4. How do you perceive Samuel now that he’s gone? Was he just a device for delivering advice?

I really loved Samuel as a character. I don’t think he was just a device for delivering advice. He did that, of course. But at the same time, he was a true friend to Adam and the first person to really see beyond Lee’s surface personality. He was intelligent, wise, and honest. He wasn’t afraid to call out the best in Adam and fight for him at every turn. And in the end, he was just what Adam needed to come back to life.

5. Cathy/Kate…expound. There will probably be one of these at every checkpoint because OMGthatwoman.

I hate Cathy/Kate/whatever she wants to call herself. A Cathy/Kate by any other name would still be a heartless, conniving, manipulative little witch, and I hate her. You know how you feel when Dolores Umbridge comes to Hogwarts and makes Harry’s life a living hell? That pretty much sums up how I feel about Cathy/Kate. She is an unstoppable, destructive force and her evil knows no bounds. I wanted redemption for her, or at least something to shake her up and wake her up. But nope. Not even happening. Just go die, Cathy/Kate.

Are you reading along, friends? What are your thoughts so far?

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6 Comments

Filed under Read-Alongs

6 responses to “East of Eden Checkpoint 2

  1. Topaz

    I haven’t read this one yet, but your thoughts on it are making me curious! I’ll have to pick it up one of these days… 🙂

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    • It is a very intriguing book. Every time I put it down for the night, it leaves me wondering what’s going to happen next time. I thought at first that it would be dry or not my style, but I’m really enjoying it. So far, I would recommend it.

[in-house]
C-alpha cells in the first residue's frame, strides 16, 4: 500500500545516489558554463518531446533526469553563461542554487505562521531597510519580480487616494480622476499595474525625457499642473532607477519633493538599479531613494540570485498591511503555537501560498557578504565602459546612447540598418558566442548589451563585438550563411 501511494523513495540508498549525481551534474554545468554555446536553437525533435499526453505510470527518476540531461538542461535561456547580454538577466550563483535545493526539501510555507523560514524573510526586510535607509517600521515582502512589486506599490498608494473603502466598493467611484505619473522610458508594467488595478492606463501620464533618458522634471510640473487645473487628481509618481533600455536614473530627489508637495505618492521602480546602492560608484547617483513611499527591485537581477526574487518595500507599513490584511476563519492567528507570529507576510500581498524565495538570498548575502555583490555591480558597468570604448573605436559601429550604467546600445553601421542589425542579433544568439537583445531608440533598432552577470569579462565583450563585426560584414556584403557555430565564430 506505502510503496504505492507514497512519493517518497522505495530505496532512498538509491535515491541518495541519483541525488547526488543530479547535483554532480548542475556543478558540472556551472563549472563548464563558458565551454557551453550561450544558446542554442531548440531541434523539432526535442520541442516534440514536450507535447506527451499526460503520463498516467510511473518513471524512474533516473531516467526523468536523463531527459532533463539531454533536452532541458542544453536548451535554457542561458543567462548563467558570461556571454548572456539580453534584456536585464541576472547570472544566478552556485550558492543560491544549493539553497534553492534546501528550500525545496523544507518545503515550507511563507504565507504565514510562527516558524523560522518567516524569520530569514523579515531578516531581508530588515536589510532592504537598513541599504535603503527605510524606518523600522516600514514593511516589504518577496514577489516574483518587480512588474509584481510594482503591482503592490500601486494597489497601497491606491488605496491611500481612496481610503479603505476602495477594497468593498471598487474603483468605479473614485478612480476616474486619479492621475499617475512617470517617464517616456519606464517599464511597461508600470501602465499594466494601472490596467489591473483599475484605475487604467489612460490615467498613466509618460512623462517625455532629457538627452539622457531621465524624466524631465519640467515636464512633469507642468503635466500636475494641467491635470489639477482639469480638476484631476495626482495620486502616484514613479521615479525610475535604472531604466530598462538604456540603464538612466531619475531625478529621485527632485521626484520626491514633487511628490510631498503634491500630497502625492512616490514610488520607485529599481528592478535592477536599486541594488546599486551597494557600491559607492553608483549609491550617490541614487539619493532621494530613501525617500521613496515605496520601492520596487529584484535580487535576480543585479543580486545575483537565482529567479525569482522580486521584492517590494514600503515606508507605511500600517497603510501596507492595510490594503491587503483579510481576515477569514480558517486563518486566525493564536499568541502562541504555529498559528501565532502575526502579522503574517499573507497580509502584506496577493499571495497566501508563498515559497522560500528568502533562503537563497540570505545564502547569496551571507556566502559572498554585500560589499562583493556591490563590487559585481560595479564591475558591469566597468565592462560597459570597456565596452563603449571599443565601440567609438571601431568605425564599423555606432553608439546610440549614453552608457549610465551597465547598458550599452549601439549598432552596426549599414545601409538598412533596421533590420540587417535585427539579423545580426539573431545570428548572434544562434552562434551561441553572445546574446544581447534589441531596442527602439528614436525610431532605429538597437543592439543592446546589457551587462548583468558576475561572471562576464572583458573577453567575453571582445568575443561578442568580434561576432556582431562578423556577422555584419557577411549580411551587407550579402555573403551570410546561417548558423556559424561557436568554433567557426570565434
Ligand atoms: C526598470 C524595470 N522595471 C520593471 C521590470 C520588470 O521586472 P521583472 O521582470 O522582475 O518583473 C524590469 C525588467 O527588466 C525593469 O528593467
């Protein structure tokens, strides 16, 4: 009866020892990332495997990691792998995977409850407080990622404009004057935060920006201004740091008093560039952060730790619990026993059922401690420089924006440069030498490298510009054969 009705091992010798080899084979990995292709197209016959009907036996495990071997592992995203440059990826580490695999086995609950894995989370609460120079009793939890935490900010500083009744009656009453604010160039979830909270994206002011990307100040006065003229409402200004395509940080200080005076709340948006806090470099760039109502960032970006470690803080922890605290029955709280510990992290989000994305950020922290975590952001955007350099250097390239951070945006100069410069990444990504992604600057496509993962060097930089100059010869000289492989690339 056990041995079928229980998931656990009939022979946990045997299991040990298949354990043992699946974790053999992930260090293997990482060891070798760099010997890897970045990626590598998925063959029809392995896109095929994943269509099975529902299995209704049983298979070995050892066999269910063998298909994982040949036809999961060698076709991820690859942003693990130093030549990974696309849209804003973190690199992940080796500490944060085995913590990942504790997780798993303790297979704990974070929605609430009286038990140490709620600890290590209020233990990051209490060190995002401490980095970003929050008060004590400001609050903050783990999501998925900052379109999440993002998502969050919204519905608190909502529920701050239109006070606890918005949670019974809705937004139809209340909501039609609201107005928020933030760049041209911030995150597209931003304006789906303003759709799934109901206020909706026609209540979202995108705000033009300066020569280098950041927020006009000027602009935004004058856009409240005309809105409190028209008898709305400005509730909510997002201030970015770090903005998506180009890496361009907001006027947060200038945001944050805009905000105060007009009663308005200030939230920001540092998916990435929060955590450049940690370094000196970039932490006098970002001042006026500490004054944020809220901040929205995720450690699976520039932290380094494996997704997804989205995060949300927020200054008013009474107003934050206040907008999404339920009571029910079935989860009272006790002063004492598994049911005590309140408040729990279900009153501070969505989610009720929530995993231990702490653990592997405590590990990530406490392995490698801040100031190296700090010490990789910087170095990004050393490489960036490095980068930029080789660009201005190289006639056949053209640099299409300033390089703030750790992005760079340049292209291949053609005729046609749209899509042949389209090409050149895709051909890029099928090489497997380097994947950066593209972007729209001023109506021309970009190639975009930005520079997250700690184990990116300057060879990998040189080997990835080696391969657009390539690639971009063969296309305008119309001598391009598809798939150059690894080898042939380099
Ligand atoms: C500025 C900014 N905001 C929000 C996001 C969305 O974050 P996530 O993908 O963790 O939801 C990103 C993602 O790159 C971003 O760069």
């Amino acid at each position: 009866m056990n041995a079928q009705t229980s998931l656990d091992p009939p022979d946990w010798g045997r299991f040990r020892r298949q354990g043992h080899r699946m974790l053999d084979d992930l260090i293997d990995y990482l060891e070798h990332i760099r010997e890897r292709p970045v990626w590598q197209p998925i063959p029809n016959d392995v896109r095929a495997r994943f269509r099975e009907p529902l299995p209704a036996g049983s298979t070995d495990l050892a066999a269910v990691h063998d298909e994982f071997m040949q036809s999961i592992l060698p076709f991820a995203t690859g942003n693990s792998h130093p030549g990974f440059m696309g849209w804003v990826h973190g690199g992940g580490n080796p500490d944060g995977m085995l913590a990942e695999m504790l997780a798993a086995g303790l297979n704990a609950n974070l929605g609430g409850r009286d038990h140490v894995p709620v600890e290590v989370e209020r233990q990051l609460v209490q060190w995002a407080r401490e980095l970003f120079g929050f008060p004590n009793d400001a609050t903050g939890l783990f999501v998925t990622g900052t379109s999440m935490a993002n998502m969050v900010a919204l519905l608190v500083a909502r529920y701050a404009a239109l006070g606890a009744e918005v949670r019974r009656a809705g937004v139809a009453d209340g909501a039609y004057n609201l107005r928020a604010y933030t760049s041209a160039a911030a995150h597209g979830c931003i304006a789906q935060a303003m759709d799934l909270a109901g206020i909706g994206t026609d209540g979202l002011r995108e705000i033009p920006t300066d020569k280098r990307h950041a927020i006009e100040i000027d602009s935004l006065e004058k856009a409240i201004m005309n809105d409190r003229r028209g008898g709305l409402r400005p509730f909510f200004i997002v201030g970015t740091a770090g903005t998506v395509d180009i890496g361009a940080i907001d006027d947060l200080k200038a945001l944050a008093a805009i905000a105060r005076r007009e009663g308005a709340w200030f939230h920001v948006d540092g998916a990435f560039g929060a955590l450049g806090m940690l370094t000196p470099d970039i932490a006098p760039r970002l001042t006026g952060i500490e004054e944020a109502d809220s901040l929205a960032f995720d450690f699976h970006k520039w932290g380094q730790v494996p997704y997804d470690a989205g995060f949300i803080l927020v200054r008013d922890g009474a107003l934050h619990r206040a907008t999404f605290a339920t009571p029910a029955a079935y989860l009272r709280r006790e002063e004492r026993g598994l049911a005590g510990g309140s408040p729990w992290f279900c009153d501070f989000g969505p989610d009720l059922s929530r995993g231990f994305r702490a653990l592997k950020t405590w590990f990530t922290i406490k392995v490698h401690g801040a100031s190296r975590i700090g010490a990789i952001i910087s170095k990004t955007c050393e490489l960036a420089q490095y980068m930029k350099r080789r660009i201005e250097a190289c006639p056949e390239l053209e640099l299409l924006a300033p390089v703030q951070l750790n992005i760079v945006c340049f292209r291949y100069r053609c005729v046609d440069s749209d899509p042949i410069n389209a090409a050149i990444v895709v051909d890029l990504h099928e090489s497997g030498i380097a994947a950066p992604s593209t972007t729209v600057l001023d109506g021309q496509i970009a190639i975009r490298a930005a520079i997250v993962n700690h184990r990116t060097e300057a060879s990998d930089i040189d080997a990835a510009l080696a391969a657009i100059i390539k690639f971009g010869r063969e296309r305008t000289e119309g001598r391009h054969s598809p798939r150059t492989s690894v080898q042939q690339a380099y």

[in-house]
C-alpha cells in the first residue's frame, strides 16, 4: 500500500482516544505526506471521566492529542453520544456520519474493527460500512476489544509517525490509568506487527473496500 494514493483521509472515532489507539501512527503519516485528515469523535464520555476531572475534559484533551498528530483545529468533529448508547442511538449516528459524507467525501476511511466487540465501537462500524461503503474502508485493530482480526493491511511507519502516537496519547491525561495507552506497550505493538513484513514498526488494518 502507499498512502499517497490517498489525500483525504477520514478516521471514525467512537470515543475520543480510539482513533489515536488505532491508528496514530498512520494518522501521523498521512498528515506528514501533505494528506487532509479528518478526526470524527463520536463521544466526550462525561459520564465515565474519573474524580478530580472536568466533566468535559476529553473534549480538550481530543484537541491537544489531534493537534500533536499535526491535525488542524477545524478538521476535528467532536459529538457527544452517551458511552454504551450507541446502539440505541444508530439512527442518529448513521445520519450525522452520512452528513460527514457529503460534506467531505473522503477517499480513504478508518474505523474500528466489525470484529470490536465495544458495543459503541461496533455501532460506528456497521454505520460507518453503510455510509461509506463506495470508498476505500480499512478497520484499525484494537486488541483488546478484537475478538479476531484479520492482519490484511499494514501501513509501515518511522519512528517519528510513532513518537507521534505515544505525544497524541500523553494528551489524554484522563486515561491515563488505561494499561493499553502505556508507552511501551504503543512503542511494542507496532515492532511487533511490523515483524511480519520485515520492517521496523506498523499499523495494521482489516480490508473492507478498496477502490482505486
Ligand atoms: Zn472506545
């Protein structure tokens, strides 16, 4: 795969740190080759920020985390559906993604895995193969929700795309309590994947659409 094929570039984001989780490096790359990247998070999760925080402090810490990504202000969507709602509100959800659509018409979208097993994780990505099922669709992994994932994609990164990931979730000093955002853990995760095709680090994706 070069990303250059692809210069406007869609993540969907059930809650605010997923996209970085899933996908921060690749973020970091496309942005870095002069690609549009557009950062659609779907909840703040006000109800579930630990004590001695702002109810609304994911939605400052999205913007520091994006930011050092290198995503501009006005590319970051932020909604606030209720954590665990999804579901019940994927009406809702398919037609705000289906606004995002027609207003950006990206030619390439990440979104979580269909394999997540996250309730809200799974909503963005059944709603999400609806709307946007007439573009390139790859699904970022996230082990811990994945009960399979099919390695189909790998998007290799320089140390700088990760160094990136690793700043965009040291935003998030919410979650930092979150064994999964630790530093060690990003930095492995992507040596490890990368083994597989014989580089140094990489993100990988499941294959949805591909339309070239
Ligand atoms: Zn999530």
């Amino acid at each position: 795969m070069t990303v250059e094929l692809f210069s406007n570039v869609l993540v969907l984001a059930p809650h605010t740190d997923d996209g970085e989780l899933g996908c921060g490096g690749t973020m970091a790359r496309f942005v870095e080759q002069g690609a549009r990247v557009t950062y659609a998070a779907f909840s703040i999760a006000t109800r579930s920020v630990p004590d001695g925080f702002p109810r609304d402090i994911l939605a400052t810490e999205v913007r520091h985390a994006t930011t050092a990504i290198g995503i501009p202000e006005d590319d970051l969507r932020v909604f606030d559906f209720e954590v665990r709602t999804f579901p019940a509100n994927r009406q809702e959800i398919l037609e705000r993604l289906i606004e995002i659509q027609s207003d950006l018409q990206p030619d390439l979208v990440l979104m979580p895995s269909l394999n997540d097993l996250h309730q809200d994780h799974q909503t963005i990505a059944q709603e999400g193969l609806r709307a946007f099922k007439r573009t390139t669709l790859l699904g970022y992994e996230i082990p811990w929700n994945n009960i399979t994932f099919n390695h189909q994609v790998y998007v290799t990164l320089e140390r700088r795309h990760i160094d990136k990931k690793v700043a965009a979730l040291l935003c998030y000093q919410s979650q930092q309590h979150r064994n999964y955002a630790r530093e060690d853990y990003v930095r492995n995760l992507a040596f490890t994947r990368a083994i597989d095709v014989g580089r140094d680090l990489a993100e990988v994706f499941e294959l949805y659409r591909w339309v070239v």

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  2. SO GOOD! I just finished it yesterday. You are right about how easy it is to dive right back in, even after a few days away. And YES to LEE. He is wonderful. And sad.
    I was reluctant to read this due to bias I picked up 30 years ago. My school years gave me too much of him and yet I hadn’t read this (and still don’t want to read Grapes of Wrath) but this it truly one of my top 5 reads ever.

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    • Yes! I would rank this one pretty high. Luckily, we never did Steinbeck in school, at least that I can remember, so I had no first-hand experience with his work going in. Teachers hadn’t ruined him yet for me. So while I did go in with a couple of biases that he would be boring or dry, that was overcome by the work itself. So glad I was able to experience this without having hated his other stuff, because I don’t know if I would have been able to overcome that taint.

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  3. I think it’s a lot easier to appreciate this book as an older person than when still in high school. I’m behind on the schedule, so just catching up on the Installment #2 discussion. I hate to think what’s going to happen with Cal and Aron. Cathy/Kate is a nasty piece of work but can she be blamed for her behavior when her nature doesn’t seem to allow her to be any other way? (I still blame her, but wonder if I’m being fair!)